Property viewings and potential sales have been hit on the Costa Blanca – amid the slump in the euro/sterling exchange rate.
“August was quiet, as usual, with the holiday season in full swing – but we expected to see a busy September,” an employee of a Costa Blanca estate agency told The Leader.
“Viewings arranged for early October have been cancelled – due to the euro/pound exchange rate dipping,” they said.
House viewings and sales are also reportedly collapsing – as mortgage market chaos makes UK home moves impossible for hundreds of thousands of buyers.
Purchasers are pulling out of transactions – sellers are accepting price cuts – amid experts warning the number of sales collapsing will surge in response to rocketing rates.
Lenders withdrew mortgage deals in the last week of September – at the fastest rate on record – as interest rate expectations exploded in response to the UK Chancellor’s mini-Budget.
The deals that are still available are rapidly becoming more expensive, with analysts expecting that average rates will soon exceed 6pc. Less than a year ago buyers could take out mortgages at below 1pc.
134,000 shut out
Soaring interest rate expectations mean at least 134,000 buyers have been shut out of the property market immediately, according to estimates from analysts at Capital Economics.
The current forecasts imply banks have already had to cut their maximum loan size, from five times a borrower’s income at the start of the year, to four, wiping out a third of borrowers taking out two‑year fixes.
UK Chancellor Kwasi Kwarteng’s tax cuts triggered a drop in the pound – to a record low – prompting fears of even higher inflation, which will push the Bank of England to make larger increases in the Bank Rate.
One estate agent said a growing number of sales would collapse in the coming months as delays meant buyers’ competitive mortgage offers would expire.
The time taken to buy a house is on average over 17 weeks. Most mortgage offers will stand for three months.
If an offer expires before completion, buyers will have to pull out or renegotiate the price, because higher rates will dramatically reduce how much they can borrow.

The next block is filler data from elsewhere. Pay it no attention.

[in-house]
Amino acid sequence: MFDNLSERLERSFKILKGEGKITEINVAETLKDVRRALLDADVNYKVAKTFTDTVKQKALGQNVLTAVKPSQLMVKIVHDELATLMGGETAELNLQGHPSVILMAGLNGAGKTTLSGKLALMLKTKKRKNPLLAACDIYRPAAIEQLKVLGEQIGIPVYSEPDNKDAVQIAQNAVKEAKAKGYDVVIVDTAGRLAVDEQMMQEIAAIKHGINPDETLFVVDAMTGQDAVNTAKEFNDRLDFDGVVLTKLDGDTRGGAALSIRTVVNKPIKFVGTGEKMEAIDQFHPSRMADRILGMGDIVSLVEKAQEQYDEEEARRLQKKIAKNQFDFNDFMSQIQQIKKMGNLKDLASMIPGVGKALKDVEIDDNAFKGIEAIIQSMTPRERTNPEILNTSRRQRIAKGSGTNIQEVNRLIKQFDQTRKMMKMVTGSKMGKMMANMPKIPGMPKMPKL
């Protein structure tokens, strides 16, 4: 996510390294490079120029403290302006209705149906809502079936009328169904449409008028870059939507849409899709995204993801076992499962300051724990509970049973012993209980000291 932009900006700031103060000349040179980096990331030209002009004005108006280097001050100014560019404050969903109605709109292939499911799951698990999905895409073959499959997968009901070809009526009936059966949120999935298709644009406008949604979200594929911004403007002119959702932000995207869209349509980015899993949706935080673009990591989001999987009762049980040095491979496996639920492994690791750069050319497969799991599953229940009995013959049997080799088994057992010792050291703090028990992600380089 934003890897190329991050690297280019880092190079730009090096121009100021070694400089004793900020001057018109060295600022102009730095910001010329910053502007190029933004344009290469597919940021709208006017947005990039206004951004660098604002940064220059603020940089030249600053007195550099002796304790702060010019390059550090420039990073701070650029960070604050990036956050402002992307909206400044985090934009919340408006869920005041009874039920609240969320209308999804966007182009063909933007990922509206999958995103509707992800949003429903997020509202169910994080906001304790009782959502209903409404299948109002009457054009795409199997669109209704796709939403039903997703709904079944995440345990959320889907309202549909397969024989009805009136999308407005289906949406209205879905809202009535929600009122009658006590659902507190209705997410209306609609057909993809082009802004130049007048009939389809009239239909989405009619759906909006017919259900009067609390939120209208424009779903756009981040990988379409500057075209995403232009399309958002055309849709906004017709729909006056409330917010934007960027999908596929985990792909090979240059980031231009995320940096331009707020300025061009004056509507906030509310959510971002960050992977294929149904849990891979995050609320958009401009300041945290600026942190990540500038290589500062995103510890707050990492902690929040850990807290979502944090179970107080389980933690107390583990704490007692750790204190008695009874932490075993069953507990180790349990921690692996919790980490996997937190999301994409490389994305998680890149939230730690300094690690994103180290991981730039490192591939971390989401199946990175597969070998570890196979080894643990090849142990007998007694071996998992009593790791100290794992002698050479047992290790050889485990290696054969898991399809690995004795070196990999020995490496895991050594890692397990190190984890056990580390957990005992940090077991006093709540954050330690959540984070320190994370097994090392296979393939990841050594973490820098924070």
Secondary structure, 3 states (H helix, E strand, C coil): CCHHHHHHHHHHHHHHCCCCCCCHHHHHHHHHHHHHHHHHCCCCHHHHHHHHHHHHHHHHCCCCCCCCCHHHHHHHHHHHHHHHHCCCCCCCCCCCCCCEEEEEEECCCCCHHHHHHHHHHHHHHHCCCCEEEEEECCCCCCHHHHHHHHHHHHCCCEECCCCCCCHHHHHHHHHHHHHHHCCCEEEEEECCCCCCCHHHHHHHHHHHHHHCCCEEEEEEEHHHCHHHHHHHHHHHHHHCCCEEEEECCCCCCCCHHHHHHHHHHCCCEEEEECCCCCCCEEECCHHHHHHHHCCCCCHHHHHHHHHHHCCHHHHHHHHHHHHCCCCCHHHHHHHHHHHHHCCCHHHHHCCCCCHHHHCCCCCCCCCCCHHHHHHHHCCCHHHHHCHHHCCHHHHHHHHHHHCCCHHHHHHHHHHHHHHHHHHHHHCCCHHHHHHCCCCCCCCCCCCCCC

The Conveyancing Association, a trade body, said property lawyers had seen calls jump by a third.
One member is getting 300 extra calls a day. Sellers are asking if their buyer will lose their mortgage offer.
If they have an offer, that is binding. But if the offer has not been issued yet, they have to worry.
Lenders continue with mortgage offers that have already been issued, although in rare circumstances they can withdraw at any time before a sale’s completion.
There will therefore be a delay before the market turmoil hits transactions en masse. There are early signs that sales are already starting to collapse across the UK.
In the seven days up to September 29, the share of agreed sales falling through before completion was 30pc, reportedly according to property website Rightmove. This was up from 29pc in August.
There are now widespread forecasts for big house price falls. Investment bank Credit Suisse said values could fall by 10pc to 15pc.
Capital Economics said: “The outlook is not dissimilar from 1989 and 2006. Both of these moments preceded 20pc drops in house prices. Sellers are slashing their price expectations.
Mather & Murray Financial advisers said mortgage providers were also refusing to lend at the prices that buyers had agreed to pay: “Down valuations’ are coming thick and fast. Buyers will be left high and dry – as they have little chance of shopping around,” they said.
A plethora of properties have been placed on the market by expats – that have sold during the last 18 months/2 years within the Vega Baja region.
Now, many, more hopeful sellers could see a downturn in sales once again in Spain – balanced on the strength of the sterling/euro exchange rate.
Giving an insight, The Leader contact employee from a Costa Blanca estate agency said: “Clients have begun to cancel for the time being, with a view to go-ahead with viewings – when the euro/sterling exchange rate begins to move upwards.”